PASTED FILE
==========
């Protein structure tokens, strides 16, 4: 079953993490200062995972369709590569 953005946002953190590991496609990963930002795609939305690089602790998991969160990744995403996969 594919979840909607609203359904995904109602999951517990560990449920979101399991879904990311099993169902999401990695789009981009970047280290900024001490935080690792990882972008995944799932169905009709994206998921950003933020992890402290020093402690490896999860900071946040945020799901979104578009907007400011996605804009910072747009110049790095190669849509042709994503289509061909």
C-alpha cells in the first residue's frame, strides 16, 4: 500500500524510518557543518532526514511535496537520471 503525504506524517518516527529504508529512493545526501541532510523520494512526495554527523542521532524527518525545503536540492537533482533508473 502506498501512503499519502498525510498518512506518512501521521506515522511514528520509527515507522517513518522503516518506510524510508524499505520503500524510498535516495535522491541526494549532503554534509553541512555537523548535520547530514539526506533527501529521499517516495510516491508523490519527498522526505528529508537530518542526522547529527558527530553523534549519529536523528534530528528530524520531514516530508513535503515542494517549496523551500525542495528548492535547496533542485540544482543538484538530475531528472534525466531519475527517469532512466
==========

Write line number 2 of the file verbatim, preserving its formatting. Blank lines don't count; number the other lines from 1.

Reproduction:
C-alpha cells in the first residue's frame, strides 16, 4: 500500500524510518557543518532526514511535496537520471 503525504506524517518516527529504508529512493545526501541532510523520494512526495554527523542521532524527518525545503536540492537533482533508473 502506498501512503499519502498525510498518512506518512501521521506515522511514528520509527515507522517513518522503516518506510524510508524499505520503500524510498535516495535522491541526494549532503554534509553541512555537523548535520547530514539526506533527501529521499517516495510516491508523490519527498522526505528529508537530518542526522547529527558527530553523534549519529536523528534530528528530524520531514516530508513535503515542494517549496523551500525542495528548492535547496533542485540544482543538484538530475531528472534525466531519475527517469532512466